6. While we've been slowly shifting towards Reaper's paints over the past year or so, I really don't have that much hands-on with the white Bones material.* At ReaperCon classes, the folks were simply applying Reaper paints directly to Bones - straight from the blister pack -- usually without any thinning (i.e. whatever water was coming thru the wet palette or maybe with a wet brush). I shrugged and followed the crowd and my paint came out pretty well. I'll also add that I was grabbing the #9064 Brown "liner" and using that for a dark basecoat to work from. Reaper paint tends to be thinner than others, meaning most of the time at home I just put a drop on my palette and start painting (if I want thinner paint, I pull from the bottom of the bubble directly against the parchment paper, if I want thicker, I pull from the top). Are you thinning your paint with water? Bones is a little hydrophobic, so water will fight you a little bit if you're using a lot to thin your paint. This post may help: http://forum.reapermini.com/index.php?/topic/48669-bones-the-first-coat-is-the-difference/ Lastly, I know there's a lot of myth and legend about paint that sticks and whether you need to wash it or prime it. Lately I've been in the "better safe than sorry" camp and have been hitting almost everything with a toothbrush and isopropyl alcohol, rinsing with water, and letting dry for a day (or three if there are a lot of recesses). I will probably do the same with Bones. *Note: Most of what I've painted is from Kingdom Death, Shadows of Brimstone, or Dropfleet Commander. For those, I use a black primer (Vallejo Surface Primer or - most recently - Stynlrez). I do have some Bones on deck and Bones IV will be fulfilled soon!
  7. You might try reaper Neon Yellow. https://www.reapermini.com/OnlineStore/yellow/latest/09287 I've not used it, but held a bottle at reapercon. It's bright!
  8. Honestly, it wasn't about losing our grip (although after I dropped a brush full of paint on the carpet this morning, I should think about it for my brushes, hah) ... the duct tape was a cheap/easy way of hiding our names (and dosages) before we accidentally posted a work in progress online. Duckies were just bonus points.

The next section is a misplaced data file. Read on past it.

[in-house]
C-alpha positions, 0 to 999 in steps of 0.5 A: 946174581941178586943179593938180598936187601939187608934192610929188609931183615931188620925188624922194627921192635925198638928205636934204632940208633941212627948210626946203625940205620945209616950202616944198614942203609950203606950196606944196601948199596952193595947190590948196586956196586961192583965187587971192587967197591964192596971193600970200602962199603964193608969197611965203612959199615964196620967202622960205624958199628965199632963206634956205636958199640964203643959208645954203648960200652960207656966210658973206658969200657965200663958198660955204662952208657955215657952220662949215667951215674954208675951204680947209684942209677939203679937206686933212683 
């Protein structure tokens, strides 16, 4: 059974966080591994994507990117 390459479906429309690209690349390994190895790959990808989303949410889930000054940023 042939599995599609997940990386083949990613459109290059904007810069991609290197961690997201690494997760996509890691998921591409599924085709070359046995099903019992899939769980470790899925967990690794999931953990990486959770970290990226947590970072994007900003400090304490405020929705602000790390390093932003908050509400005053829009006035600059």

9. Hot off the desk -- Shadows of Brimstone Doomsday Device. This is basically terrain - it replaces a cardboard token with a resin piece. A couple of WIP shots and then the (poorly lit) finished picture on a typical game tile.
  10. Me either! 2034 is going to be a great year.
  11. Sure. ? Phones have onboard storage space. Your pictures, web bookmarks, games/apps, whatever goes there. When its full, cant take pictures. When it comes time to offload pics, I insert a cord and open the phone on my laptop. The cloud storage option means that the phone company is transmitting your pictures and other data wirelessly thru their network behind the scenes and to a data server somewhere. The advantage is that the newest generation using this tech will never run out of space for pictures as long as it has a connection. The disadvantage is that I get queasy about where that data is going, how long it persists, or what it might be used for. And by default, be aware that a lot if this cloud capability is going to be turned on for new phones. I find that obnoxious and intrusive. I had to fight with this Samsung for 6mo to finally stop whatever was feeding the Verizon cloud. This is just a lot of my own opinions about the "big data" economy that we currently live in that's now spilling into your nice little forum thread. Don't let my own misgivings and rampant paranoia spread to you. But in particular, I see the new Pixel commercials advocating these features as a cornerstone of how their product now works and I think "oh hellllllllll no." #grumpyoldman #frikkinmillenials
  12. I'm woth you Barb. I have been tempted to revert back to a flip phone but haven't had the gumption to do it yet. I don't do social media (FB, LinkedIn, Instagram, or other), but would lose my whatsapp family group. Maybe someday I'll downgrade. We use Verizon. It's not the cheapest, but the coverage is great by us. I was on Sprint ages ago, and we could drive down the road with Mrs. Zoxes Verizon phone and watch mine go in and out of service while hers held steady. More recently, friends and family that dropped Verizon for other types of services quickly came back. But, we can't seem to get coverage at my in-laws house, despite being in a fairly metro area, so your experiences may vary. I've got an android (Samsung) for personal and work makes me carry an iPhone. I prefer the android, but it's what I'm used to. I am due for an upgrade - This Samsung S6 is chugging a little bit. Read the fine print on cloud storage. I firmly want to be in control of my data. From what little I know, the pixel relies heavily on cloud storage, and if so I would personally balk at that, but check it out for yourself. Since you paint minis, check the camera specs. All the pics I take are with this phone. I use a different camera app to get more options for exposure levels, but my phone long ago surpassed our digital camera in quality.